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Einstein's Wife - Allen Esterson and David Cassidy *****

When Einstein's Wife arrived in the post, as I often do while sitting at my desk, I thought I'd look through the first few pages to get a feel for it. Two and a half hours later I was still reading it. I ought to stress that this does not reflect a superbly well-written book. If I'm honest, the writing style is pretty solidly in the 'solid academic' mode. However, the content fascinated me.

There were two reasons for this. One is that it reflects the circumstances in which Einstein did his early work, including those remarkable papers of 1905. I found out significantly more about his performance at university, for example, as a result of reading this. The other is that it uncovers the way that history - and specifically history of science - can be distorted to get a particular message across. So we get a kind of detective story, uncovering the blatant manipulation of what was (and wasn't) known. That being the case, I have to admit that this book will probably only appeal to readers who are interested in both the history of science and the meta-aspect of how that history of science is undertaken - but this is meat and drink for me and I loved it.

Strictly, what we have here is two mini-books, with an essay by Ruth Sime, giving some background on the experiences of women in science in between. The first, by David Cassidy, gives us the history of science of the education and early work of Albert Einstein and his first wife - the primary subject of the book - Mileva Marić. The second mini-book, by Allen Esterson, takes the step back to explore the way that the history was assembled and influenced by various factions in putting together what he describes as 'The Mileva Story.' The two sections are pretty much independent - in fact Esterson's part could have done with a bit of editorial influence as it repeats rather too much of what comes before.

What is fascinating about the 'Mileva Story' is the way that it evolved. Go back to the early years after Einstein's death and his first wife would hardly have featured in a scientific biography outside the social life aspect of Einstein's story. They met doing the same course at university - against the huge odds facing a woman at the time, Marić managed to get a degree and do the work for a doctorate in physics - but the assumption seems to have been back then that there was no interaction between them on Einstein's work.

Then came the revolution. In the 1990s, in part due to the discovery of a collection of previously unknown letters, the picture changed radically. It was suggested that Marić was far more than a girlfriend and then wife to the great man. Instead, the narrative became that she actively collaborated on Einstein's work up to and including the special theory of relativity in 1905. This was particularly obvious, it was said, because Einstein was not very good at maths, but Marić was a mathematical genius and did the maths work for him.

What this book does is tears apart the sources that this opinion - still held by some - was based on and replaces the myth with a well-researched history. Firstly, there is no basis for the mathematics suggestion. Rather than base his findings on gossip, Esterson shows that Einstein's mathematics results at university were consistently and significantly better than Marić's - and anyway the whole concept is spurious. While it's true that Einstein struggled with aspects of the maths of general relativity (long after any possible input from Marić), the mathematics required for the special theory is no more than undergraduate level. Secondly, there is no evidence of Marić contributing to Einstein's theories. Most of the discussion of physics between them comes when they were doing related theses, when they definitely did bounce ideas off each other. But there is no evidence of Marić providing input to, for example, the great papers of 1905. This last aspect includes a clear example of distorting the facts in the way a name appeared on a couple of the papers and in the way that Einstein's divorce settlement included the prize money from his Nobel award.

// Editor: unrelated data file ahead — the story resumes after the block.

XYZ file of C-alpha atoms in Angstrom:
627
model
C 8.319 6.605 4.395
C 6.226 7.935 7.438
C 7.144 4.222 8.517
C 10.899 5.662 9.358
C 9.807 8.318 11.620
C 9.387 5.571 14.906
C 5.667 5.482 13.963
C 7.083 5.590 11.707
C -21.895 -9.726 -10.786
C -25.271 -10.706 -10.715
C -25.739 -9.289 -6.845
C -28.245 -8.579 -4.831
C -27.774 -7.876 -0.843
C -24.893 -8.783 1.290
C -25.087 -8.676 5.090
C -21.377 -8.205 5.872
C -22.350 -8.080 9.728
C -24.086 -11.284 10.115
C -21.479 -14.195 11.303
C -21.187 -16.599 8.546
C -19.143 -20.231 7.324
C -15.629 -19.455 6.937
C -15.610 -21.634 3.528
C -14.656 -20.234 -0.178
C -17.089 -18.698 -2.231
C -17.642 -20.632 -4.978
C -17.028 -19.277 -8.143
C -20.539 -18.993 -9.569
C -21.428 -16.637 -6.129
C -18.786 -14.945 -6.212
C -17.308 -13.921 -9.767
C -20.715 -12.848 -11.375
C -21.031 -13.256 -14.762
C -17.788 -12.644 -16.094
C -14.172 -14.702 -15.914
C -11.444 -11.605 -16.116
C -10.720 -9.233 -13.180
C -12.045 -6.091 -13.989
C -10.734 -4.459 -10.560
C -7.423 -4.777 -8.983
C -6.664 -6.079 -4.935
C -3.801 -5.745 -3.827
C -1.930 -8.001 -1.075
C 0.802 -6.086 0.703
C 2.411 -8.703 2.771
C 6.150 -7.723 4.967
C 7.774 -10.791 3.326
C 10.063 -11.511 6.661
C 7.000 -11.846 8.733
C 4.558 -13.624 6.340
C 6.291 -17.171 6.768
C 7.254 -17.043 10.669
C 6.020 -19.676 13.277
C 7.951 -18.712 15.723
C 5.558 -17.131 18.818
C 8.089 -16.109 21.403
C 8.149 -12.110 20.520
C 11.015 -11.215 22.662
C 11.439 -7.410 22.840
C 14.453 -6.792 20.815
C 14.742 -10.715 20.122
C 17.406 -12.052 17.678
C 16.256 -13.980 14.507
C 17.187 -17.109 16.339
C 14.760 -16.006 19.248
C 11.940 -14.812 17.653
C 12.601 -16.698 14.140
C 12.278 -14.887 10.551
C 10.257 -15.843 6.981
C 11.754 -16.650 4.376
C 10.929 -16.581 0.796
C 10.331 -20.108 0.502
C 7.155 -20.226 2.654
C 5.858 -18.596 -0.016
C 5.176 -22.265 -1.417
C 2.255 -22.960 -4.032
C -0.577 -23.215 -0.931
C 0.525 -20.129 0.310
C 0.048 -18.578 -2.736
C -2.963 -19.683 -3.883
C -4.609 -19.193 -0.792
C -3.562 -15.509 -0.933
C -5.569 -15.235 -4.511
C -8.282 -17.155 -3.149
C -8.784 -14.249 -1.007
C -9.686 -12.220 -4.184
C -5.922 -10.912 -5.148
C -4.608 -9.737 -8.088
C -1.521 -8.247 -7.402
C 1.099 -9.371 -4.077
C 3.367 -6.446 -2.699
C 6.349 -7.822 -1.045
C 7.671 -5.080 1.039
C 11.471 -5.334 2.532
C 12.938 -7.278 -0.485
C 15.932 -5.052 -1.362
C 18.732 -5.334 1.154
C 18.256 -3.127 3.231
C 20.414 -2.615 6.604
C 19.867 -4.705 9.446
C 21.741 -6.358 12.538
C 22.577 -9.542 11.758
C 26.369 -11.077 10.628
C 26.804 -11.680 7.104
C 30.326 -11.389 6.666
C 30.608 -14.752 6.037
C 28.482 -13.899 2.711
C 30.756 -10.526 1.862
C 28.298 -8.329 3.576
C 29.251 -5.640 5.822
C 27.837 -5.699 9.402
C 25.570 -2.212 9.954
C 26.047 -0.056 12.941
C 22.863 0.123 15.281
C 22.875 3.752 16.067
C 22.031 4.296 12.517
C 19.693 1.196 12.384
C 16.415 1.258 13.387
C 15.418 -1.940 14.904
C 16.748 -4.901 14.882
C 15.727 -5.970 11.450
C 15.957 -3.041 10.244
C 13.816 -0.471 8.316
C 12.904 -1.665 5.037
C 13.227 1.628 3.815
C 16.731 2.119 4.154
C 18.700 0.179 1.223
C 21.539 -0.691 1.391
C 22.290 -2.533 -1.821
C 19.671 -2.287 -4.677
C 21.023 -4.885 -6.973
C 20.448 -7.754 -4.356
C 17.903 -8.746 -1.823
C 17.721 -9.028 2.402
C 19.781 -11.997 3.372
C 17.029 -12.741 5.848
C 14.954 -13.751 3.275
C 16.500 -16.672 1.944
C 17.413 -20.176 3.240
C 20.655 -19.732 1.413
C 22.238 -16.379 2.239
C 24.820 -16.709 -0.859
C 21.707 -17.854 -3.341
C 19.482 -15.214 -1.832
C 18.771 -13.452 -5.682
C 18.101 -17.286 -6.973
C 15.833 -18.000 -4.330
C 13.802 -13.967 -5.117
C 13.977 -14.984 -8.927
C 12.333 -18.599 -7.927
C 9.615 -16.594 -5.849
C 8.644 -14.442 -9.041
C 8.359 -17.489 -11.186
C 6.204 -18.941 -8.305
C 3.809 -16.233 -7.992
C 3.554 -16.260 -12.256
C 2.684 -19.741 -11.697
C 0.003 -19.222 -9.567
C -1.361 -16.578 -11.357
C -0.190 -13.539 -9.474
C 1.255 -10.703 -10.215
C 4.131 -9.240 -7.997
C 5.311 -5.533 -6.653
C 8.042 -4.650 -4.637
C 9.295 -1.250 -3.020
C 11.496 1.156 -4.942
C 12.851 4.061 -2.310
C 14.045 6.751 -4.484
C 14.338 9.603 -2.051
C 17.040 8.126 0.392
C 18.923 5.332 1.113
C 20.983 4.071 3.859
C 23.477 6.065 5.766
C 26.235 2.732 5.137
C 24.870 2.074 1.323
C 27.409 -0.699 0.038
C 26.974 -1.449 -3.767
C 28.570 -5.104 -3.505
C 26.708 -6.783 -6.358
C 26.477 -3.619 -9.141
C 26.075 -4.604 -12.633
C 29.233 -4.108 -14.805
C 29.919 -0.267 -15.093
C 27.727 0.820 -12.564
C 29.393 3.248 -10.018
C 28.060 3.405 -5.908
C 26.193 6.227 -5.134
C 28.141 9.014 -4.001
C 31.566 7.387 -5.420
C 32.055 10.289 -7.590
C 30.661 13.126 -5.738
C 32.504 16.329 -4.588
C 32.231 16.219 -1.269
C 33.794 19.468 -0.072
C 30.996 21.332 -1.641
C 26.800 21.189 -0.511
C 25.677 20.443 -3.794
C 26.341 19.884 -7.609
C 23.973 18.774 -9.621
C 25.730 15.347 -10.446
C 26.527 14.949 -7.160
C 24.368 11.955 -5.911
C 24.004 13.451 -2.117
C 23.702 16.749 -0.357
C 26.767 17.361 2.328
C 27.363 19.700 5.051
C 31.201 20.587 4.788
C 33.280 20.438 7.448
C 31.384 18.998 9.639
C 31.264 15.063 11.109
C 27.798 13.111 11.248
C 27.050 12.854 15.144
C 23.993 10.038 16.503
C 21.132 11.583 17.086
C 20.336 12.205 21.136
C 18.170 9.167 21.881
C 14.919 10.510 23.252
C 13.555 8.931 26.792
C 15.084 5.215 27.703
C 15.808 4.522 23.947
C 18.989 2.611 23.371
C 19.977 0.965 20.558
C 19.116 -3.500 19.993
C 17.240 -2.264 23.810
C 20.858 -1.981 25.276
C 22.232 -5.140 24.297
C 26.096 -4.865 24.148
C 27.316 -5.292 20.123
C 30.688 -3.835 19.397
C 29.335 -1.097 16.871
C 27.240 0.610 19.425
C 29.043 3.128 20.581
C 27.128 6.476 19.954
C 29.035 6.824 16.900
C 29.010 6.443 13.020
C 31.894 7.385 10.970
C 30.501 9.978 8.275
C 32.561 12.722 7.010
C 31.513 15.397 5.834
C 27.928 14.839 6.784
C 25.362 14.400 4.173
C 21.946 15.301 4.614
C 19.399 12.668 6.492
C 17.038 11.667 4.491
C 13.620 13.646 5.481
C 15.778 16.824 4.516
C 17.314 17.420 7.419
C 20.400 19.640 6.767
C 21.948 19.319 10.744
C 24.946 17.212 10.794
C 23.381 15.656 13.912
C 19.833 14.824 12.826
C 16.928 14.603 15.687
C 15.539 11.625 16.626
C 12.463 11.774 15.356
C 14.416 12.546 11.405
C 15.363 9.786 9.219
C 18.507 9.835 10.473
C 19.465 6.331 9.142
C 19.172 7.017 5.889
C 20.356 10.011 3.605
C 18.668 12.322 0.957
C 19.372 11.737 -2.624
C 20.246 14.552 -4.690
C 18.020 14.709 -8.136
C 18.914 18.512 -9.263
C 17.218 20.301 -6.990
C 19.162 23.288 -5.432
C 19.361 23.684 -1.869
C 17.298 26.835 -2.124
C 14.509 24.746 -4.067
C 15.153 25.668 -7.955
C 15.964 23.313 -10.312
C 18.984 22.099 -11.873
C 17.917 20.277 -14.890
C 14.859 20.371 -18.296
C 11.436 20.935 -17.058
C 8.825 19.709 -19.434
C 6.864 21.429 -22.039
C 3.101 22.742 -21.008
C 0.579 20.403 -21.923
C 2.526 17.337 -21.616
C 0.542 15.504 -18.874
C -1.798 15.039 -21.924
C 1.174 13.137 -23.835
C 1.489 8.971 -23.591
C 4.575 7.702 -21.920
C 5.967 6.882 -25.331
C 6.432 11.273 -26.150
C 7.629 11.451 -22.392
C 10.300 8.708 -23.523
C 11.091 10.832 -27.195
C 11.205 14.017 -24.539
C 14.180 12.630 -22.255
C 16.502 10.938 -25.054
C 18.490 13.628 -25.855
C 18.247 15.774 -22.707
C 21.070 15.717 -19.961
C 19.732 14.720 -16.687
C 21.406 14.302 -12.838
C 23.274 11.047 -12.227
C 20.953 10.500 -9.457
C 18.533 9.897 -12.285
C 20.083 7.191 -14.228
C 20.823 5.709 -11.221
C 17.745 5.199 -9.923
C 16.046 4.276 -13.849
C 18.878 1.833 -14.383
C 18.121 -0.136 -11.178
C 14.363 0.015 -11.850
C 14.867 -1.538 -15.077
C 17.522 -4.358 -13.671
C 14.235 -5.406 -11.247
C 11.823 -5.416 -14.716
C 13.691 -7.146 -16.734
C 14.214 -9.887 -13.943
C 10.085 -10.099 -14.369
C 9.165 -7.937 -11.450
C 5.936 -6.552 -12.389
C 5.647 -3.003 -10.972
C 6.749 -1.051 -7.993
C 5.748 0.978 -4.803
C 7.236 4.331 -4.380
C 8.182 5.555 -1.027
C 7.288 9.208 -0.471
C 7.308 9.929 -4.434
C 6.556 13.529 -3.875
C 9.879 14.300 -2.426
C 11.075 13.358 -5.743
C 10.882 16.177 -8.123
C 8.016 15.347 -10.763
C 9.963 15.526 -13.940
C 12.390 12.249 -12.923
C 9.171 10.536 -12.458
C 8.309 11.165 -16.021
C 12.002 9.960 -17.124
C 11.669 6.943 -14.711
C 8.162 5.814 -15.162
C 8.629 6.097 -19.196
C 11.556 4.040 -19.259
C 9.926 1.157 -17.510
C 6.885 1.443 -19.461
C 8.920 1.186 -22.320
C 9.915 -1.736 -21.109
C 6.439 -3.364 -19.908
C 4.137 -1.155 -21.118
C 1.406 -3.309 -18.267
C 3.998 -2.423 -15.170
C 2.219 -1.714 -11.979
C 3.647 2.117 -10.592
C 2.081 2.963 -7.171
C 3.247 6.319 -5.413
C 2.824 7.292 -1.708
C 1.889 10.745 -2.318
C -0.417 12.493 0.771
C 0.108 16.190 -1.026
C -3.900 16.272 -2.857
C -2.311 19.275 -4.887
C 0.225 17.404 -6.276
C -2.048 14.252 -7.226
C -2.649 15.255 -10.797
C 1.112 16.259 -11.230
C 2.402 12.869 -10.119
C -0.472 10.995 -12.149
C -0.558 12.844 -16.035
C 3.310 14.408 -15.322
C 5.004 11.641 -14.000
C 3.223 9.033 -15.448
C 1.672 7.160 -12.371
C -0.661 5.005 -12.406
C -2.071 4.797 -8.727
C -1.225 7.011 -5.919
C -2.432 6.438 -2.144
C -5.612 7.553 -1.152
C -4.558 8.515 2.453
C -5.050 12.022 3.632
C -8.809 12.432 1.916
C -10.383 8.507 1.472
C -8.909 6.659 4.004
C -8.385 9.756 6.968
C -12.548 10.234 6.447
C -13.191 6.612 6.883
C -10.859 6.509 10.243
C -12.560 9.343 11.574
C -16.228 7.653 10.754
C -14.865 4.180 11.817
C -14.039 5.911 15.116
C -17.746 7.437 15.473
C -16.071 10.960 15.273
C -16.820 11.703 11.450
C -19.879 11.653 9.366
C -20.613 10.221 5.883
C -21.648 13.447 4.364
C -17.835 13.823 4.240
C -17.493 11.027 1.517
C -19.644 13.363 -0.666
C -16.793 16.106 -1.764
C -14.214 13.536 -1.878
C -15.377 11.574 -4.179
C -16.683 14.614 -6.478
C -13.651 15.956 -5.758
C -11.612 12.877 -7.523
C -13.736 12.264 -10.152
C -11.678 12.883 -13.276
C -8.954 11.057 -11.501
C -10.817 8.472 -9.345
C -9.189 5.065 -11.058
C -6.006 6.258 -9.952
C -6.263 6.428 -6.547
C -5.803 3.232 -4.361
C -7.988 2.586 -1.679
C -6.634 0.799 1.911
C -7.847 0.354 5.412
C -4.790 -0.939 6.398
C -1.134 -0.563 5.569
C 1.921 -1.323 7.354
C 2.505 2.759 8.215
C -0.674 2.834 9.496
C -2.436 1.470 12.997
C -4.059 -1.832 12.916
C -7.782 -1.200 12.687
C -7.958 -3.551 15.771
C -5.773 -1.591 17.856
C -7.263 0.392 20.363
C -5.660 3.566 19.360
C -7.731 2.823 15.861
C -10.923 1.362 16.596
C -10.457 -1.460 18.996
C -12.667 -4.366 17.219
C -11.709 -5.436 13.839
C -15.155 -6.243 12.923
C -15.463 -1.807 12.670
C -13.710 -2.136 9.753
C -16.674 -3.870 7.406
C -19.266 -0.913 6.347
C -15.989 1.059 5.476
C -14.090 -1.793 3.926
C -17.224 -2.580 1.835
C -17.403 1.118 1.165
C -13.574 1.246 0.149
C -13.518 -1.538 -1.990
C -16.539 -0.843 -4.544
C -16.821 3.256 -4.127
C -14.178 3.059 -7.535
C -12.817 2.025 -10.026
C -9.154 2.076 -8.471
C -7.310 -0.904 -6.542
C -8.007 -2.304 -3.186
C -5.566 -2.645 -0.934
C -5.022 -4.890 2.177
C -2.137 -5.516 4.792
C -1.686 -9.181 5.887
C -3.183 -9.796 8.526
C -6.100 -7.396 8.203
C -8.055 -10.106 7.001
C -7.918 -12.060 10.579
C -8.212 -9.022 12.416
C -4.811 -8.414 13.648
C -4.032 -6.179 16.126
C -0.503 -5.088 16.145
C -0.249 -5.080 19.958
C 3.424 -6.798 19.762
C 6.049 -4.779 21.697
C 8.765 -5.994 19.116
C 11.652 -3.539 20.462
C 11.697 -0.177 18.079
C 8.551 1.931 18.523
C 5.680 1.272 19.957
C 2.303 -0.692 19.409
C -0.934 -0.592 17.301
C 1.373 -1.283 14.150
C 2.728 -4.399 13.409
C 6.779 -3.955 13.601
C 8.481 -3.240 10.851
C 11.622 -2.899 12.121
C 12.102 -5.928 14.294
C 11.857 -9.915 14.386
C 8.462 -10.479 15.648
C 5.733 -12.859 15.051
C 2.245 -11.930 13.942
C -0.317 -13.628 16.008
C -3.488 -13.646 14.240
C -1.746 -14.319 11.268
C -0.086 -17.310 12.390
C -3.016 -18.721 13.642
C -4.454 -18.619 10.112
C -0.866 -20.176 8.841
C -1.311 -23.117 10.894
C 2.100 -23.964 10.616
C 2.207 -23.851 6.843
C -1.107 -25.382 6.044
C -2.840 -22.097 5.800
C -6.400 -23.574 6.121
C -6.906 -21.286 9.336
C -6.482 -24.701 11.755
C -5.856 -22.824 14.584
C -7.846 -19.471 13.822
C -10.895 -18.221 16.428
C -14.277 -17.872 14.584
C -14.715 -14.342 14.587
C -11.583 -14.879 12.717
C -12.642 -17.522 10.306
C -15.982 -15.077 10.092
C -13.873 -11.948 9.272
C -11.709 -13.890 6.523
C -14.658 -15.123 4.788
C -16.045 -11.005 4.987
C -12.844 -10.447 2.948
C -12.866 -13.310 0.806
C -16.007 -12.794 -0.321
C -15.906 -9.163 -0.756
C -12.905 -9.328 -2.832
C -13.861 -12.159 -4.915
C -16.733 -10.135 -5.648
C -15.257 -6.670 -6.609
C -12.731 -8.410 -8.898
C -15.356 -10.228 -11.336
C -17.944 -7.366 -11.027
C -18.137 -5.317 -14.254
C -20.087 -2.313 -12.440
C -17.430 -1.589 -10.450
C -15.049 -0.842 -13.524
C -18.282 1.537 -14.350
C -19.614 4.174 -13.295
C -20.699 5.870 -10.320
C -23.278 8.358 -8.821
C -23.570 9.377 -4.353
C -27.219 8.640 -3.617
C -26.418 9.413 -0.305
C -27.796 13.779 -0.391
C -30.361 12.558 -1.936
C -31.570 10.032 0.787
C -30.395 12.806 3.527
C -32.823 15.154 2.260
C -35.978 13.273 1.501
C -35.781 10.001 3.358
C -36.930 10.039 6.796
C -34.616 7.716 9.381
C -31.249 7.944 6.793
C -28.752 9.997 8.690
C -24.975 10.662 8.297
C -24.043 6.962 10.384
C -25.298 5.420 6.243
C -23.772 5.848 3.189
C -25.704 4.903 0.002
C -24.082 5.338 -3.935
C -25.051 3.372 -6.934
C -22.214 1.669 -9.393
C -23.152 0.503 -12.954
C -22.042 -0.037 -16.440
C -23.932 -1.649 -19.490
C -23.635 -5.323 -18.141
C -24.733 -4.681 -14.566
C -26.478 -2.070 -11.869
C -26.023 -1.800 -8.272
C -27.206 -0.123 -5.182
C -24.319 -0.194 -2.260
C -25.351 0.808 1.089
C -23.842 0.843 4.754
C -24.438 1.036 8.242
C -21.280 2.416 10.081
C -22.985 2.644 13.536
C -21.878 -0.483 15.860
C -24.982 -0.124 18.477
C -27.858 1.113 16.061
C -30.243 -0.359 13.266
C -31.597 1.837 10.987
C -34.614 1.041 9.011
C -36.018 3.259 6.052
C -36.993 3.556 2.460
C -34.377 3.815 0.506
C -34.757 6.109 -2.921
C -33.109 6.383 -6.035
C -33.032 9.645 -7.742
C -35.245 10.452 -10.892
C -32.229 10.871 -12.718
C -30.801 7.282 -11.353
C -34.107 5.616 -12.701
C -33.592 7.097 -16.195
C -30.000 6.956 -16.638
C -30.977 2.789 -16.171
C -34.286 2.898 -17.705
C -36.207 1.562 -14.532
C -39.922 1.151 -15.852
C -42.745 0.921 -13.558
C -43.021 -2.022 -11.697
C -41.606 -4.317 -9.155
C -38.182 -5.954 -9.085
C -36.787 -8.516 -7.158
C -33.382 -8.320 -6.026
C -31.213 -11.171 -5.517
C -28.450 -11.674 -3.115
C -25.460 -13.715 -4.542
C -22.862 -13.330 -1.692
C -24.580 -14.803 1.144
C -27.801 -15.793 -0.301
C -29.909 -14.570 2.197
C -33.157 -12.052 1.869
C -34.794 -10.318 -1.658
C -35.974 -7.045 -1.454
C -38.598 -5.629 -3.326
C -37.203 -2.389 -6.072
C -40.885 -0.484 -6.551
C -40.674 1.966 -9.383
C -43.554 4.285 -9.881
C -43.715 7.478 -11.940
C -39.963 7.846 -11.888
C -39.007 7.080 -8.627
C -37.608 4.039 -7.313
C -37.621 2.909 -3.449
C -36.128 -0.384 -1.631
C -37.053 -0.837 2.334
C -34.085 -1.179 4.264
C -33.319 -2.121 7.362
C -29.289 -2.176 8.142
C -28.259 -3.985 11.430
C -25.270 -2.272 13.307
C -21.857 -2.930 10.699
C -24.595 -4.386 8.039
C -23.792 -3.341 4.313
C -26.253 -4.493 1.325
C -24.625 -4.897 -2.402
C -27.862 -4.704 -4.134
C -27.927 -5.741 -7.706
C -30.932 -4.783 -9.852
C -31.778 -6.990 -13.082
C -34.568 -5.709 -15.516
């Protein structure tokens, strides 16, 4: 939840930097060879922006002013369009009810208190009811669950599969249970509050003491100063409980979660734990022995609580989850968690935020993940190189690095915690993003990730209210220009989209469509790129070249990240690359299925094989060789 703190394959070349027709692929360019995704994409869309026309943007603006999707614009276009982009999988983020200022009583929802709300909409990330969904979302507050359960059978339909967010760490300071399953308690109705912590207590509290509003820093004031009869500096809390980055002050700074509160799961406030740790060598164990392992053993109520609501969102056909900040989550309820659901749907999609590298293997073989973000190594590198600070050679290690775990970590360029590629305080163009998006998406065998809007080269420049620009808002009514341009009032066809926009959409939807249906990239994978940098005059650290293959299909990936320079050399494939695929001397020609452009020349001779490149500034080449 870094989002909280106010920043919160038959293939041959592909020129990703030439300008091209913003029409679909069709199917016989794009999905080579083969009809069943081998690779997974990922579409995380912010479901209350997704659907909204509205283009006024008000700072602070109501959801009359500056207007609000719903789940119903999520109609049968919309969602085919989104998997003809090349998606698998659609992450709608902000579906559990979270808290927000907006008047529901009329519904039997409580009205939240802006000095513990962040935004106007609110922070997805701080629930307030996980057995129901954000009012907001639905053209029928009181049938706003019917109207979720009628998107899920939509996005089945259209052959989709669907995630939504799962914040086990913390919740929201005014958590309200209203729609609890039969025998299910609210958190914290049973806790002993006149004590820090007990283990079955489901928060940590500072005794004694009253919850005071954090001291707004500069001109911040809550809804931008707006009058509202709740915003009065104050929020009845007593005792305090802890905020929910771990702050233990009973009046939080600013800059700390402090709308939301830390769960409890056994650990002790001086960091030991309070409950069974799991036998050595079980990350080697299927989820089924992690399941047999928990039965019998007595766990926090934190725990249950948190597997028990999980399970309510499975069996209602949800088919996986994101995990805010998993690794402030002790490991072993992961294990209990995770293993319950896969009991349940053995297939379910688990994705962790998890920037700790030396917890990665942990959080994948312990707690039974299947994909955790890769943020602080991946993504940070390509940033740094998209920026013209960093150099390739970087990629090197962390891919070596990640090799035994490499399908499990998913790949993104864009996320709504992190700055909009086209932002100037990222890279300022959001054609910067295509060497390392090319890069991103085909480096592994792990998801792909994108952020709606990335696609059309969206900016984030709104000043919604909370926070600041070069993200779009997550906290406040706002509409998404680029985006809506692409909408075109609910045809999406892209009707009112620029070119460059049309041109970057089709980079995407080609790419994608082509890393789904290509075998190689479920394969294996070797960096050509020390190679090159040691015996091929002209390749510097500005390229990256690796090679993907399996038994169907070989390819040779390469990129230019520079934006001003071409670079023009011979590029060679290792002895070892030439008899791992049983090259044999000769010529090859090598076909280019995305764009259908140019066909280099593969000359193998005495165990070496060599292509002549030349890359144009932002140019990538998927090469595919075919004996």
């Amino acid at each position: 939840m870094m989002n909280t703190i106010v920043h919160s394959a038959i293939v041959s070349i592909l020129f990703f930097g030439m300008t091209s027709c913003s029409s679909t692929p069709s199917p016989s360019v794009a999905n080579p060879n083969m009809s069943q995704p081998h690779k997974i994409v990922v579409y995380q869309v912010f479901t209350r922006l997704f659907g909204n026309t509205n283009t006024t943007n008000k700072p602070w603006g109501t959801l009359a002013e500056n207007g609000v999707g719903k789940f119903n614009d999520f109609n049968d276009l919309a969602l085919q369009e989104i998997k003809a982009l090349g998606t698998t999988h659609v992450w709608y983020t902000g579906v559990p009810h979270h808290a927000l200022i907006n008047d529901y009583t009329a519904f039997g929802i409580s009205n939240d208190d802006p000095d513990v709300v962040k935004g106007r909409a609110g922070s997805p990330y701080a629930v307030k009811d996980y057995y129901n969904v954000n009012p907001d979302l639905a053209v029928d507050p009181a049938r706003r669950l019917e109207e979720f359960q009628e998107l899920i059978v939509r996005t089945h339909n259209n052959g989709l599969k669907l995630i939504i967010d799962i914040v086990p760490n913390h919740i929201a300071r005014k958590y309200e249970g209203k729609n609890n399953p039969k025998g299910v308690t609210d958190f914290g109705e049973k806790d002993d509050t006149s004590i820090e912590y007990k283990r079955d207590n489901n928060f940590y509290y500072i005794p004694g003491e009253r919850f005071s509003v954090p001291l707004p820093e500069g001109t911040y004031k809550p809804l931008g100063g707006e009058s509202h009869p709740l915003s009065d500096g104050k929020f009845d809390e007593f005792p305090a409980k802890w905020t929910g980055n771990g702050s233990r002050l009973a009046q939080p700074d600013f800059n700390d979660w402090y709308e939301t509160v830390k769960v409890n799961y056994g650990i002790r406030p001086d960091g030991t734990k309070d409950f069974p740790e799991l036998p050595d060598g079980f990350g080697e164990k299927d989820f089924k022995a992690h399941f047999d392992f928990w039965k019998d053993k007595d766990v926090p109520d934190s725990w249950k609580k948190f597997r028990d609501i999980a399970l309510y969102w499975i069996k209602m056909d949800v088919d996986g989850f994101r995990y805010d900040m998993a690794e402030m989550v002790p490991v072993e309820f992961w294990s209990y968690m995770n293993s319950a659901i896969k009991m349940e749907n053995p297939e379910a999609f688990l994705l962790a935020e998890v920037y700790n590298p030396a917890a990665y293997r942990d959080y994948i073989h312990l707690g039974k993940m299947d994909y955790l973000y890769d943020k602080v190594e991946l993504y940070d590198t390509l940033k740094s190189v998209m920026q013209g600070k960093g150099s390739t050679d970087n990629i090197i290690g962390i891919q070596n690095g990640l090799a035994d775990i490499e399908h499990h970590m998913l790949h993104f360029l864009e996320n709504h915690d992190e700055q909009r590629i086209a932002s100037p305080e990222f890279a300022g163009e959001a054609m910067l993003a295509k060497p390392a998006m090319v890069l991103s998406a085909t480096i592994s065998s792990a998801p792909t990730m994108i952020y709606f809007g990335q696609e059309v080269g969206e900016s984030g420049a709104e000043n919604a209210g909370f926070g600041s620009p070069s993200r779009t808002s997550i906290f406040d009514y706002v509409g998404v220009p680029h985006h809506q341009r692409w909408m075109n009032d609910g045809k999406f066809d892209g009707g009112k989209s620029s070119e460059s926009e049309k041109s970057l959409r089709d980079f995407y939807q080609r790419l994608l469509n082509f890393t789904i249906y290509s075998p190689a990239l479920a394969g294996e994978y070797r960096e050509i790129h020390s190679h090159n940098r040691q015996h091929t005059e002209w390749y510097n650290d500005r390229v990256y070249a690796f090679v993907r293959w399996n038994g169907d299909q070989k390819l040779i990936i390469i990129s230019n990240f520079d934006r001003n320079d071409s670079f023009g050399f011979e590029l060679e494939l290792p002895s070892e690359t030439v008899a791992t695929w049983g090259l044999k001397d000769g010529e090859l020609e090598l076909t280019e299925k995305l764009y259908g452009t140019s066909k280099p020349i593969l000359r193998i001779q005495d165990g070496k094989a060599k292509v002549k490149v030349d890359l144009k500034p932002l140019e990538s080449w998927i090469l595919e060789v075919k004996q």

Why should such a distortion of history of science have happened? It's likely there was an aspect of nationalism - the main source of much of the distortion seems to be a book written by a Serbian author, and Marić was of Serbian ethnicity. It's also possible that there was over-reaction in the very important desire to ensure that women's contribution to science is not underplayed. Historically, a number of important female figures in science have had their work underestimated and it's essential that we give a clear picture of their contribution. However, there is a temptation (Ada Lovelace is an obvious other candidate) to over-emphasise a contribution to make up for past sins - and this doesn't make for good history of science. It also has long been the case that some feel it's necessary to take pot-shots at Einstein, somehow resenting his success.

Of course, there is one possibility we have to consider. Esterson and Cassidy are scathing of those who reproduced the 'findings' of the misleading book and papers on Marić. I am, inevitably, taking it on trust here that what is found in Einstein's Wife is accurate. But I think this fair, given the weight of evidence they provide - where most of the opinions they are dismembering are based on hearsay or even seem to be made up from nothing.

For me, then, a truly engaging and important story that clarifies a confused aspect of a crucial part of the history of science.

Review by Brian Clegg


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